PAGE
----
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ARS Home » Northeast Area » Wyndmoor, Pennsylvania » Eastern Regional Research Center » Microbial and Chemical Food Safety » Research » Publications at this Location » Publication #354151

Research Project: Development, Evaluation, and Validation of Technologies for the Detection and Characterization of Chemical Contaminants in Foods

Location: Microbial and Chemical Food Safety

Title: Implementation of normalized retention time (IRT) for bottom-up proteomic analysis of the aminoglycoside phosphotransferase enzyme facilitating method distribution

item Perez Jr, Johnny
item Chen, Chinyi

Submitted to: Analytical and Bioanalytical Chemistry
Publication Type: Peer Reviewed Journal
Publication Acceptance Date: 9/13/2018
Publication Date: 10/25/2018
Citation: Perez Jr, J.J., Chen, C. 2018. Implementation of normalized retention time (IRT) for bottom-up proteomic analysis of the aminoglycoside phosphotransferase enzyme facilitating method distribution. Analytical and Bioanalytical Chemistry. 411:4701-4708.

Interpretive Summary: Mass spectrometry is in the beginning stages of becoming a truly viable alternative to conventional microbial analysis methods. Analysis of all the proteins synthesized by an organism coined the “proteome” is where mass spectrometry has no equal in terms of speed, cost and interpretable results. Here, we use open-source software packages to predict how an unknown targeted antibiotic resistant enzyme will digest in the presence of trypsin, a common protease, and how each potential newly generated tryptic peptide will ionize in positive ion mode electrospray ionization. Full characterization and confirmation of each tryptic peptide was also performed by fragmenting each peptide followed with observing all fragments using mass spectrometry. Finally, we demonstrated the ability to generate a home-made standard peptide set using myoglobin, a common mass spectral calibrant, to map where each suspected peptide will elute using the peptide set as benchmarks for facile method implementation between highly diverse mass spectrometry technologies and laboratories.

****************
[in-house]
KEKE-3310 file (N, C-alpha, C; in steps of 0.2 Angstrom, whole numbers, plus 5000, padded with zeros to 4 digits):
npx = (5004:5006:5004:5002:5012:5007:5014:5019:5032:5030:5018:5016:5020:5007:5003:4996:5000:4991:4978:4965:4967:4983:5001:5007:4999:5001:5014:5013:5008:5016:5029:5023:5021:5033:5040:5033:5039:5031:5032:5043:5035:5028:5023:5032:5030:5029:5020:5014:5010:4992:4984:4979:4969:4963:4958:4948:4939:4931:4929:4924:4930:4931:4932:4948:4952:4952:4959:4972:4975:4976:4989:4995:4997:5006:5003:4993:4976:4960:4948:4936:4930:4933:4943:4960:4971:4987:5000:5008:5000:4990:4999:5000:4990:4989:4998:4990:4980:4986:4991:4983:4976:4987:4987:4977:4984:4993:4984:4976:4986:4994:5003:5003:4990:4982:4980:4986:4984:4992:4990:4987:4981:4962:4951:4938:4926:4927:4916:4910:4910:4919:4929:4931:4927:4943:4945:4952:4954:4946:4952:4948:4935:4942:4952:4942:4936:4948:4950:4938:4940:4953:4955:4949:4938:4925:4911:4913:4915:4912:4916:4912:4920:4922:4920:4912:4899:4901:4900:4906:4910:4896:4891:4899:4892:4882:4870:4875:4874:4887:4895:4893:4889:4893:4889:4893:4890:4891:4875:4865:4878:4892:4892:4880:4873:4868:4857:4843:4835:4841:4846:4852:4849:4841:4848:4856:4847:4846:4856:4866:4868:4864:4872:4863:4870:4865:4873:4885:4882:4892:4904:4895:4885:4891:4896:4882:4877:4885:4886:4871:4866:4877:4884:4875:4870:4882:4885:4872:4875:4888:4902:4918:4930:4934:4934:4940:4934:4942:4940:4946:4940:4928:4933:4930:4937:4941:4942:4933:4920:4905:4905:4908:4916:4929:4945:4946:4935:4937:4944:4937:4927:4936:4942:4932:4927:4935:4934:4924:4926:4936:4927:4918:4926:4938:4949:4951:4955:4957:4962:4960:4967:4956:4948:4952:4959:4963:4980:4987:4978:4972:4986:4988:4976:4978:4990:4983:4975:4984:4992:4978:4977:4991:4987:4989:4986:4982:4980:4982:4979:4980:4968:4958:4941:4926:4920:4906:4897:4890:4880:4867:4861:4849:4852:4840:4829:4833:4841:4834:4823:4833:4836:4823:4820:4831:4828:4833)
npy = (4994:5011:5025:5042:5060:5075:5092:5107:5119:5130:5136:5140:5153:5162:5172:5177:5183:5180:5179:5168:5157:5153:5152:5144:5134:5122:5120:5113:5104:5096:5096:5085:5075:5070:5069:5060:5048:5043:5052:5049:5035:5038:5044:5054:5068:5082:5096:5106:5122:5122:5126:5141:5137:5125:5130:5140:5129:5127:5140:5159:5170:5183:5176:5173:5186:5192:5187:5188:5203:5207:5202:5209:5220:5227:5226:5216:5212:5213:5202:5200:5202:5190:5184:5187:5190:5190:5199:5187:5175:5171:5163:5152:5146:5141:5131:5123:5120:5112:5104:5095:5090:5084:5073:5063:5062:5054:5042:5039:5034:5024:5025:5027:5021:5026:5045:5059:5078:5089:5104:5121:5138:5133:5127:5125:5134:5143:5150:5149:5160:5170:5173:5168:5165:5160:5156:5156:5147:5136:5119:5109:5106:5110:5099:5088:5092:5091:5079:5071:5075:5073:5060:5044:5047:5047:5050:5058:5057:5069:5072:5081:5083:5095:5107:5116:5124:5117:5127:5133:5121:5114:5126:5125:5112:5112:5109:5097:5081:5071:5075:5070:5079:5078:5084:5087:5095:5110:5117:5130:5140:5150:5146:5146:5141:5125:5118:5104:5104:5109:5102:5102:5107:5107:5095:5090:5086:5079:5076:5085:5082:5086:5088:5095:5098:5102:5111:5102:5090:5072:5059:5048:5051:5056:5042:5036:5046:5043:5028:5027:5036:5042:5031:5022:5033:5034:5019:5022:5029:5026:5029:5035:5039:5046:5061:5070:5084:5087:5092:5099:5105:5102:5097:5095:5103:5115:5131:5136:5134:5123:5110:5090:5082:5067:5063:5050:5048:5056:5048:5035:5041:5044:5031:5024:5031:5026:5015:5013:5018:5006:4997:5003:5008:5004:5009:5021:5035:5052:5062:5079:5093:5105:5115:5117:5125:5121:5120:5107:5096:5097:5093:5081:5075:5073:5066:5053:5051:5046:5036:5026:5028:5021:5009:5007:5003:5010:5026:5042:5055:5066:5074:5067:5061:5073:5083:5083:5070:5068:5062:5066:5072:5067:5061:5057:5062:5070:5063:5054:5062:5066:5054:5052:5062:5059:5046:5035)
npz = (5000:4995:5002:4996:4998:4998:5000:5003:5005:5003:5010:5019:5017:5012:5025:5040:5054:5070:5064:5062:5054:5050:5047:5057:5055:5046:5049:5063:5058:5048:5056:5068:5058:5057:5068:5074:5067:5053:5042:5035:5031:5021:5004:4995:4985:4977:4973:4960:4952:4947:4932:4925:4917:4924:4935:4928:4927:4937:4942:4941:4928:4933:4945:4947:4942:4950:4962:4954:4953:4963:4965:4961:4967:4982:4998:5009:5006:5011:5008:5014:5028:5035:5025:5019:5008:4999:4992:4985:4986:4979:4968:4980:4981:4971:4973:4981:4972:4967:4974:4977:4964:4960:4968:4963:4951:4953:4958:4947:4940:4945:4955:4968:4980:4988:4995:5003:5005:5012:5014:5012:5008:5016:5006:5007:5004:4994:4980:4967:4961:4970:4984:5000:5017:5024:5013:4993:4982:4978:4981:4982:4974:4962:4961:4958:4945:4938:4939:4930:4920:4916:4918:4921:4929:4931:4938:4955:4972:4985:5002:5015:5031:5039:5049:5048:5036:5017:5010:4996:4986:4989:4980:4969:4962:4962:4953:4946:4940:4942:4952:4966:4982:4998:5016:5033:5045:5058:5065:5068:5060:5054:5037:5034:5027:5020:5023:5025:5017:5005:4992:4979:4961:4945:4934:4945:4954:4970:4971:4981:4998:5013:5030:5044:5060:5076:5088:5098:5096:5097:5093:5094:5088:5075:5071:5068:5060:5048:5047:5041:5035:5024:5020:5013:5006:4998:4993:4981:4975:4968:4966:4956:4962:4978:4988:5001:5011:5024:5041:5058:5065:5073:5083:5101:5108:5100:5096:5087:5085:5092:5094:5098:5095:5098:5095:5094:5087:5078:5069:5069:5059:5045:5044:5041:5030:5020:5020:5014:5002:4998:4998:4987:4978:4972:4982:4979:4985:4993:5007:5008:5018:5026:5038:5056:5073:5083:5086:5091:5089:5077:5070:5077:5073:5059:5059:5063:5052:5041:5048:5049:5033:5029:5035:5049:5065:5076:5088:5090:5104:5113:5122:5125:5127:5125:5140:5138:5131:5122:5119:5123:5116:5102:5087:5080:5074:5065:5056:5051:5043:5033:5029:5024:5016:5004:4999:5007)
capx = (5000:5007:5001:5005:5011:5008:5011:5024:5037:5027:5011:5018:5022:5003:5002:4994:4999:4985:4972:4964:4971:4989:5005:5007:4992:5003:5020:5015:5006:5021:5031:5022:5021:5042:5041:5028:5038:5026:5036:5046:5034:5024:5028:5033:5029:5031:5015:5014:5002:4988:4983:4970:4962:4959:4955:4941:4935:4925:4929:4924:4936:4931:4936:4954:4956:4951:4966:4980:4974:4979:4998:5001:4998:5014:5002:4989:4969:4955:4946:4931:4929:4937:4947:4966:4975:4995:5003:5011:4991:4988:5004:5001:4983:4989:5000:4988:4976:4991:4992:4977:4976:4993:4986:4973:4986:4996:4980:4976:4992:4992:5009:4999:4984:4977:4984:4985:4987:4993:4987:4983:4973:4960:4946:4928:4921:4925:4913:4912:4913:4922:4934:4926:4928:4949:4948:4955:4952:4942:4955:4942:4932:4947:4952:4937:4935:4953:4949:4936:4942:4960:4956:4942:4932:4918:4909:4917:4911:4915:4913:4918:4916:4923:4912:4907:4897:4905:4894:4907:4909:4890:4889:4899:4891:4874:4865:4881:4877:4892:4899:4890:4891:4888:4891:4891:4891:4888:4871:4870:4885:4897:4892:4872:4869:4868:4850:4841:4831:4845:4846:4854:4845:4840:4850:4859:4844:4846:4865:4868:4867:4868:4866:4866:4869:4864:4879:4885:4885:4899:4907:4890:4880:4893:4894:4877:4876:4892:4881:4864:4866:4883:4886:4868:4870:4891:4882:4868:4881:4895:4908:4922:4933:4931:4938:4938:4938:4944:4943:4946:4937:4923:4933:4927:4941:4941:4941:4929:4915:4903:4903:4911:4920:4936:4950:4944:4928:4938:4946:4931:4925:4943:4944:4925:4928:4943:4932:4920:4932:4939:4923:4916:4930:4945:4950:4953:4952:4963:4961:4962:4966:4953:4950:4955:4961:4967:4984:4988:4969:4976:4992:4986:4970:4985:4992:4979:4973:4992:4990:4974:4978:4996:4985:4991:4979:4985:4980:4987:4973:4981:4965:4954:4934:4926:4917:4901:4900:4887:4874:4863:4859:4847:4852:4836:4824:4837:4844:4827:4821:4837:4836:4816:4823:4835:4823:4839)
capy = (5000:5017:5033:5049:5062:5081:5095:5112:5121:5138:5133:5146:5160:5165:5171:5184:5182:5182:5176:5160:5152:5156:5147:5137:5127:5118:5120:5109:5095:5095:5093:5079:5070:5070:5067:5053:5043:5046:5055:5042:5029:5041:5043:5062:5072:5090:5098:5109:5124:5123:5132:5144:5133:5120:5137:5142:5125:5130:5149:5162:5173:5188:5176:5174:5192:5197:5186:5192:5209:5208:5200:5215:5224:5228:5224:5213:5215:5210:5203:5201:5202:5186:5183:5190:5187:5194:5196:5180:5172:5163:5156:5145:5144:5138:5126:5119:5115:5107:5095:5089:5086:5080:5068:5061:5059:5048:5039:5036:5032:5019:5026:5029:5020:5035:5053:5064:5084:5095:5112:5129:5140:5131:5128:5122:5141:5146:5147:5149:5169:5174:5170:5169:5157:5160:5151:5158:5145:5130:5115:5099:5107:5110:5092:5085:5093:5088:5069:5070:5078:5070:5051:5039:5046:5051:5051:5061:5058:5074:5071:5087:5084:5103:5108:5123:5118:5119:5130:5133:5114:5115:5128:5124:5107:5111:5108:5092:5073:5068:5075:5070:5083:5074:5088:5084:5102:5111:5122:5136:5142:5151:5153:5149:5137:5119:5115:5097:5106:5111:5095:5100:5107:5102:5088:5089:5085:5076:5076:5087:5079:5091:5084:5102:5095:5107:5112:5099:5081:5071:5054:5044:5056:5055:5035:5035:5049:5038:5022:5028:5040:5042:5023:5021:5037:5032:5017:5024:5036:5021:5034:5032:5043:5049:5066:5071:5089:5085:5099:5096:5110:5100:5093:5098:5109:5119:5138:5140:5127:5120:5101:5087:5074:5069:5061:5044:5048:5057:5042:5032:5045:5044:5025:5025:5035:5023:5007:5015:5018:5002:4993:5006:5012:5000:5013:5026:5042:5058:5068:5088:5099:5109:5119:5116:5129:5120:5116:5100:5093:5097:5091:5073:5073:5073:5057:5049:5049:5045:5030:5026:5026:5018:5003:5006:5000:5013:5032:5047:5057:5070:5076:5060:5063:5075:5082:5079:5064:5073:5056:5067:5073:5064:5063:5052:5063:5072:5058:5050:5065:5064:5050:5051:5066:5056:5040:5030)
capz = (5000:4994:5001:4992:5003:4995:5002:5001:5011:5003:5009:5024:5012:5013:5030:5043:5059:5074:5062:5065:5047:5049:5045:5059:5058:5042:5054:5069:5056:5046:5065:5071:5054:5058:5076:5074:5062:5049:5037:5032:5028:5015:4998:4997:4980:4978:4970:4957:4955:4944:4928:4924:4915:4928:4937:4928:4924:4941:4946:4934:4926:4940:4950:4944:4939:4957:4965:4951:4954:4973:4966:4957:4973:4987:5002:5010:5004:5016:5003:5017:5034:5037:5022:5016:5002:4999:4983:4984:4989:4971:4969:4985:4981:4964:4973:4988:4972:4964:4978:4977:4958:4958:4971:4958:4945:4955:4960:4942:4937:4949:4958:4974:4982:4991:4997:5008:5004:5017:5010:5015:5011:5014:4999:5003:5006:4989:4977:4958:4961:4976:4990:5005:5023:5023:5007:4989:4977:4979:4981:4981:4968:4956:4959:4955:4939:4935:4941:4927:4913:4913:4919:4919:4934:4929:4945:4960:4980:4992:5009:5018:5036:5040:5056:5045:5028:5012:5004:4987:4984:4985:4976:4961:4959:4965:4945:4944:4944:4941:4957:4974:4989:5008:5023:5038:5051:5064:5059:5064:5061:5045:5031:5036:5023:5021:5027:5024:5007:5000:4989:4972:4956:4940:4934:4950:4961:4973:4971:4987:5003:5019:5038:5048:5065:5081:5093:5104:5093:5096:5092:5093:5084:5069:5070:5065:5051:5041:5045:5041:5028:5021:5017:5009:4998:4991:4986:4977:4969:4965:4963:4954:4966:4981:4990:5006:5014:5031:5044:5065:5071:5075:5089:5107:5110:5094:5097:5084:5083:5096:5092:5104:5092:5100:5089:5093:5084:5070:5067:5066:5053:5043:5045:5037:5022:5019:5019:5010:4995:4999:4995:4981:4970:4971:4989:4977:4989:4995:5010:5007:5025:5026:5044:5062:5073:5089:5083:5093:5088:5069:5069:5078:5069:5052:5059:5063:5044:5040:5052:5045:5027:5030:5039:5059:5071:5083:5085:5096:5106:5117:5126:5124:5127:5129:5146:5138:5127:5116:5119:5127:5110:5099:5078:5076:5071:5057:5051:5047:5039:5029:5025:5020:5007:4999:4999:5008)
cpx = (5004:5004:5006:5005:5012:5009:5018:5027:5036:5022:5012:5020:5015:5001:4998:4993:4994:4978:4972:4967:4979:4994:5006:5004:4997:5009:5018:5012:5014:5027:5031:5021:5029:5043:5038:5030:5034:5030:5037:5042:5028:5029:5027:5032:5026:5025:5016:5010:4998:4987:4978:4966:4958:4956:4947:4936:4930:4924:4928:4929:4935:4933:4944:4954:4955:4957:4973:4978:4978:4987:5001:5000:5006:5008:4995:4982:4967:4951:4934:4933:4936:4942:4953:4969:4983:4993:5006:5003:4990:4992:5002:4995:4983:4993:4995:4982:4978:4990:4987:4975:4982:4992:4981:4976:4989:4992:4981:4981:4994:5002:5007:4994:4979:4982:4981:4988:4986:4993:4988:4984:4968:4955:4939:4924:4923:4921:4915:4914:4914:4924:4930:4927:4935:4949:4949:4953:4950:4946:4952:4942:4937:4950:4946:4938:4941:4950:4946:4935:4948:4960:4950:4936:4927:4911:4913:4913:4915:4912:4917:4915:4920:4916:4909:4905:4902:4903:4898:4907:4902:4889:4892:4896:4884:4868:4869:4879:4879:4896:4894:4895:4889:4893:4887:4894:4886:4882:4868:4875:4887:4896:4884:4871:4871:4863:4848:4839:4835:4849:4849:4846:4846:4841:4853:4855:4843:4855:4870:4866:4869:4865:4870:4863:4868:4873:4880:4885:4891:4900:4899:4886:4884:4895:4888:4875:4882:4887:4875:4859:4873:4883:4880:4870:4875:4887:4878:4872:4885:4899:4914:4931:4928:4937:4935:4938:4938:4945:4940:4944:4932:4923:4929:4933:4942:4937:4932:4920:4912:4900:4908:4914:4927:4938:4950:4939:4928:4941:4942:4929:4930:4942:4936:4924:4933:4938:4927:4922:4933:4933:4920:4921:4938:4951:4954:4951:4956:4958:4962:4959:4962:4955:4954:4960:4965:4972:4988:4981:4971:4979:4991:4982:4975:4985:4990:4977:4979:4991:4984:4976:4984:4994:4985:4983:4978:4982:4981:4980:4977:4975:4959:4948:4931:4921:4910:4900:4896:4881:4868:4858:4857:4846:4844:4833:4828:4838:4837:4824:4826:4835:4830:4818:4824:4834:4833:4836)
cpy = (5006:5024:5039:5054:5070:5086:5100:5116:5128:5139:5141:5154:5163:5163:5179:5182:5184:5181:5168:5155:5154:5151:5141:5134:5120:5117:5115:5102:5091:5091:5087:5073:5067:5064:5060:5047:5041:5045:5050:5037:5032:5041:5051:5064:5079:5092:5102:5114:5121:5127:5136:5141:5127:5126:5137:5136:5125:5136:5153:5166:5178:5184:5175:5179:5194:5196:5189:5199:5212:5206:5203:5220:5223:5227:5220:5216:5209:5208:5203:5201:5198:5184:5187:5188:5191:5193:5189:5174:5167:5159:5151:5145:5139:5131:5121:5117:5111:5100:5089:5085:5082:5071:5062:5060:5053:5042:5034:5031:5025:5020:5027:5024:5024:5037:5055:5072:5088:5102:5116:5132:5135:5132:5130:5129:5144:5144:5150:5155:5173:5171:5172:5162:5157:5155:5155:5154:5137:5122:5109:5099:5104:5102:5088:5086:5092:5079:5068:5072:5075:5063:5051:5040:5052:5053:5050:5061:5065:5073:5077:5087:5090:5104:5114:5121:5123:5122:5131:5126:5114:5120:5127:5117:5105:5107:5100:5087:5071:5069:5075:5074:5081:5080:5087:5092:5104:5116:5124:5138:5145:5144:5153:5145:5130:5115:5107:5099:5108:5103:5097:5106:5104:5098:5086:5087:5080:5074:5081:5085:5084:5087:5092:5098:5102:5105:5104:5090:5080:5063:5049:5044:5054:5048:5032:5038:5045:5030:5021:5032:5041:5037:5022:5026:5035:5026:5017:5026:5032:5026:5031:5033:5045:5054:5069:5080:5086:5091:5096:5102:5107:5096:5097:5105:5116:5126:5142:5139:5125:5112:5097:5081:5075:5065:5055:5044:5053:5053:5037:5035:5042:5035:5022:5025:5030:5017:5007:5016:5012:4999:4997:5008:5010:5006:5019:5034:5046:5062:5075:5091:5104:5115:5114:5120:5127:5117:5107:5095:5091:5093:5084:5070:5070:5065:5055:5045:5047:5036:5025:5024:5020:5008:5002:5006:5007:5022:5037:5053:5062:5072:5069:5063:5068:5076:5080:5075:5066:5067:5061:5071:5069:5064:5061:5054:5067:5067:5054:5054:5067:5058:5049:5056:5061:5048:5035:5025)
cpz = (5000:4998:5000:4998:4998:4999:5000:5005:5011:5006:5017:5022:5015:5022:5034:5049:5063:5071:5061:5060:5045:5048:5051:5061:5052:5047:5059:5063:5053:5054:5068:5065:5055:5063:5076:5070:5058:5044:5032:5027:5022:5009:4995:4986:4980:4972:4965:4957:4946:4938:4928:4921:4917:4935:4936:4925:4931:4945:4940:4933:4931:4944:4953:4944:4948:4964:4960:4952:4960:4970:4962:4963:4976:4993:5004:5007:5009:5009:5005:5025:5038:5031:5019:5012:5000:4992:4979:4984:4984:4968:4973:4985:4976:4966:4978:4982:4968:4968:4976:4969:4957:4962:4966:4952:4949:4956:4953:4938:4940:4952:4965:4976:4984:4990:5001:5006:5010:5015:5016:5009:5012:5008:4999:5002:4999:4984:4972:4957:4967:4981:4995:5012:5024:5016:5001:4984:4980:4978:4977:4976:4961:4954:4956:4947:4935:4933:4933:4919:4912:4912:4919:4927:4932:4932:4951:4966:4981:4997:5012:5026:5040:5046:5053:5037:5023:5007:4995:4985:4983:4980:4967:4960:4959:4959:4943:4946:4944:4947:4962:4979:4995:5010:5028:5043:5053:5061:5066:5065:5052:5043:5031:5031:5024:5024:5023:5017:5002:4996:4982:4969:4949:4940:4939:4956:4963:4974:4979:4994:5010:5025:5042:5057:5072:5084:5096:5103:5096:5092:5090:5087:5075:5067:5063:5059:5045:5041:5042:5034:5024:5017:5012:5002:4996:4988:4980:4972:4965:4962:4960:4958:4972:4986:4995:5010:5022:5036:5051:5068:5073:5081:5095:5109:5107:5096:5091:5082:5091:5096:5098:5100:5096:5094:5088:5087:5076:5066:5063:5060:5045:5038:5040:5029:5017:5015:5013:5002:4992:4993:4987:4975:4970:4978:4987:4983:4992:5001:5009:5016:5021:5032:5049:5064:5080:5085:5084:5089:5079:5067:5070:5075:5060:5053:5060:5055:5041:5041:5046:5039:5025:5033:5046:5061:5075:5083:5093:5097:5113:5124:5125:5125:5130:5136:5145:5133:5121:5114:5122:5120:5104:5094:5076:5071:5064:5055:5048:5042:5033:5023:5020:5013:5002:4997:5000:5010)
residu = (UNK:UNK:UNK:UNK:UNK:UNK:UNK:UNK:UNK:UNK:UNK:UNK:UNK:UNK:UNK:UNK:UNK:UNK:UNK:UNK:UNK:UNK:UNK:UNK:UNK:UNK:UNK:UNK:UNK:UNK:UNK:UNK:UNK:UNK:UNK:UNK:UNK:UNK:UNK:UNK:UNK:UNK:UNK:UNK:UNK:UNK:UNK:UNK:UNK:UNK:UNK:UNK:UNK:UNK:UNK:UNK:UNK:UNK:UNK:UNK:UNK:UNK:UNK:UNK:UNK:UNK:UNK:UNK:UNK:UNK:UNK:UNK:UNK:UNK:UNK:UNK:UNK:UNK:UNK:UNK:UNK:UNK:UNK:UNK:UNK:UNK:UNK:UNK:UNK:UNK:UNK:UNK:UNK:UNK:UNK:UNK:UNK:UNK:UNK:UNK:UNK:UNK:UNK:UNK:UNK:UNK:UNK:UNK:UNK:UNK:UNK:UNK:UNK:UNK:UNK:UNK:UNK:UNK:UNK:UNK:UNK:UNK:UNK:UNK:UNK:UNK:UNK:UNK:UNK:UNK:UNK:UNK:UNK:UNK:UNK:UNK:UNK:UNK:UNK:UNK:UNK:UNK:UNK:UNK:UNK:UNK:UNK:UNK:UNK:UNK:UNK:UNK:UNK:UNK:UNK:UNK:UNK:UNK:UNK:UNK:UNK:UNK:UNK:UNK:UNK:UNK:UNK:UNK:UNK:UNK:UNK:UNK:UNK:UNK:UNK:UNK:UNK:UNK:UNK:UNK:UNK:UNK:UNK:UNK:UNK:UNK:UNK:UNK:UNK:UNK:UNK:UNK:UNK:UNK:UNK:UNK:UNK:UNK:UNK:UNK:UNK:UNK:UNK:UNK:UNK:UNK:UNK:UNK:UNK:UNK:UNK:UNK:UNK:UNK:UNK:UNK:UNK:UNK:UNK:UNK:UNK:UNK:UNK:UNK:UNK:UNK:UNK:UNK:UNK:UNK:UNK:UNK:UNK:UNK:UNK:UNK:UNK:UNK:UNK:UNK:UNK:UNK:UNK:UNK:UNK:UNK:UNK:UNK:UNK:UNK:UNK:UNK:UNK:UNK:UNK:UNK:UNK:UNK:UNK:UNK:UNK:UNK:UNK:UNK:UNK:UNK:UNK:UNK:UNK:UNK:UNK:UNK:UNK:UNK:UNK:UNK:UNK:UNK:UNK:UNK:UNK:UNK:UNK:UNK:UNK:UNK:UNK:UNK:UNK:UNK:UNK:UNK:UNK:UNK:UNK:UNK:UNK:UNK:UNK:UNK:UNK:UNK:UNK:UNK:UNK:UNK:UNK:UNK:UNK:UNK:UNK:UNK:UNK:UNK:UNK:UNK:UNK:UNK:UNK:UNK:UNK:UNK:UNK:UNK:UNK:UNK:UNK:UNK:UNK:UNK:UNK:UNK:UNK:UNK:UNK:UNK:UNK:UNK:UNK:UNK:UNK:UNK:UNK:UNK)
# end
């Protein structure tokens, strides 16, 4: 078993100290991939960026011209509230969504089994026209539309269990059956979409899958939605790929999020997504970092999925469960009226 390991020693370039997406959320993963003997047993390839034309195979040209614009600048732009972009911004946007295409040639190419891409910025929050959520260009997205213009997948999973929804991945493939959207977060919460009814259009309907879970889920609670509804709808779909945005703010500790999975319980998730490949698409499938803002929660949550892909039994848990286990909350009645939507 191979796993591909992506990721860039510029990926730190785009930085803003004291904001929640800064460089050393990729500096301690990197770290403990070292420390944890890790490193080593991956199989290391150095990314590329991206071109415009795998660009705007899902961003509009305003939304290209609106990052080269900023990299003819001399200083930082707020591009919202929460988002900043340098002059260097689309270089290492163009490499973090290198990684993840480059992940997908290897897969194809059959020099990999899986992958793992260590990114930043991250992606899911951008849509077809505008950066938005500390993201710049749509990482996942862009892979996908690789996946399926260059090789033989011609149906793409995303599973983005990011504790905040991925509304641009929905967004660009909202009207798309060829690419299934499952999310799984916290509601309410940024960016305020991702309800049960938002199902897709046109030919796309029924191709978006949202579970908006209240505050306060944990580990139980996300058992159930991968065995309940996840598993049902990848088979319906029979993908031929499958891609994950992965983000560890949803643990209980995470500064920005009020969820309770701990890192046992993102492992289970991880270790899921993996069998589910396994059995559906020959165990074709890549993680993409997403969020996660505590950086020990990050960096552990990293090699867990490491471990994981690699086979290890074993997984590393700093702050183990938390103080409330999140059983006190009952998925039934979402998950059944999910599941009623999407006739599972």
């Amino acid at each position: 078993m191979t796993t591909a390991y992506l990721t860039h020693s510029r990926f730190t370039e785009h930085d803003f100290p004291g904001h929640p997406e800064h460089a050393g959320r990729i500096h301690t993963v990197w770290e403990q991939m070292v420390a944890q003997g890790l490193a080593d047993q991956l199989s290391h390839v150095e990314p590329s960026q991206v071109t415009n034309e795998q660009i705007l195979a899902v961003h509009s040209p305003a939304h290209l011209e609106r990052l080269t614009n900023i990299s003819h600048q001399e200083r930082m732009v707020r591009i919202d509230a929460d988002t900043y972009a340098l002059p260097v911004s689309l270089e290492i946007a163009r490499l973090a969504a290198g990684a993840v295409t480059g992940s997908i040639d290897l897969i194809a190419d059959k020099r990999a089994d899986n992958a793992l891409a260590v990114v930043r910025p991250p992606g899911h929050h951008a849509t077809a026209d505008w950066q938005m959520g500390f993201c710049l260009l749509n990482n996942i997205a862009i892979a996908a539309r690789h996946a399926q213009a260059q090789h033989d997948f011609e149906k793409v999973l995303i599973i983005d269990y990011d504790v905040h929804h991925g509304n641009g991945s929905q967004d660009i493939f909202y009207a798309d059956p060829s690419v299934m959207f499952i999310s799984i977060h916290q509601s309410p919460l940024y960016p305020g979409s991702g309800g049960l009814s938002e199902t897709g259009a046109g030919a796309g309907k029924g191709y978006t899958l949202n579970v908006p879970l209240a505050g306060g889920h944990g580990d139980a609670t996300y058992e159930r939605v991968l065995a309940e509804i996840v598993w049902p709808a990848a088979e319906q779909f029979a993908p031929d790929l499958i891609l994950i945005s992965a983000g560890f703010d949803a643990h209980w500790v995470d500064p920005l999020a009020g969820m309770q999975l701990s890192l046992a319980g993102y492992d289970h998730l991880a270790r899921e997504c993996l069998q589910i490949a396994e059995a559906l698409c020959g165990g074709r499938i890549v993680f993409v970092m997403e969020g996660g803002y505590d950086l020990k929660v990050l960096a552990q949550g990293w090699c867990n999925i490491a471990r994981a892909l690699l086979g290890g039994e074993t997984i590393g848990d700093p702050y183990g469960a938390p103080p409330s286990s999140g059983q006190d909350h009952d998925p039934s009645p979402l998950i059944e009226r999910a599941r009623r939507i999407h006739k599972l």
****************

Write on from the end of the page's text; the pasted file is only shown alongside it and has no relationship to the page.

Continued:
Technical Abstract: Improvements in mass spectrometry technology to include instrument duty cycle, resolution and sensitivity suggest mass spectrometry as a highly competitive alternative to conventional microbiological proteomic techniques. Targeted mass spectral analysis, sans prior empirical measurements, have begun to solely use the enormous amount of available genomic information for assay development. An in silico tryptic digestion of a suspected antibiotic resistant enzyme using only its genomic information for assay development was achieved. Both MRM and full-scan MS2 independent data acquisitions were obtained for an antibiotic resistance microbe not previously measured using mass spectrometry. In addition, computation methods to determine highest responding peptides in positive ion mode liquid chromatography mass spectrometry (LC-MS) was evaluated. Employment of the relative retention time concept (iRT) using a home-made peptide standard set revealed facile method transfer between two fundamental different mass spectral platforms: a ultrahigh-pressure liquid chromatography triple quadrupole mass spectrometer (UHPLC-MS) and nano-liquid chromatography parallel reaction monitoring (nano-LC-PRM) hybrid quadrupole orbitrap Q-exactive mass spectrometer supporting easy dissemination and rapid method implementation between laboratories.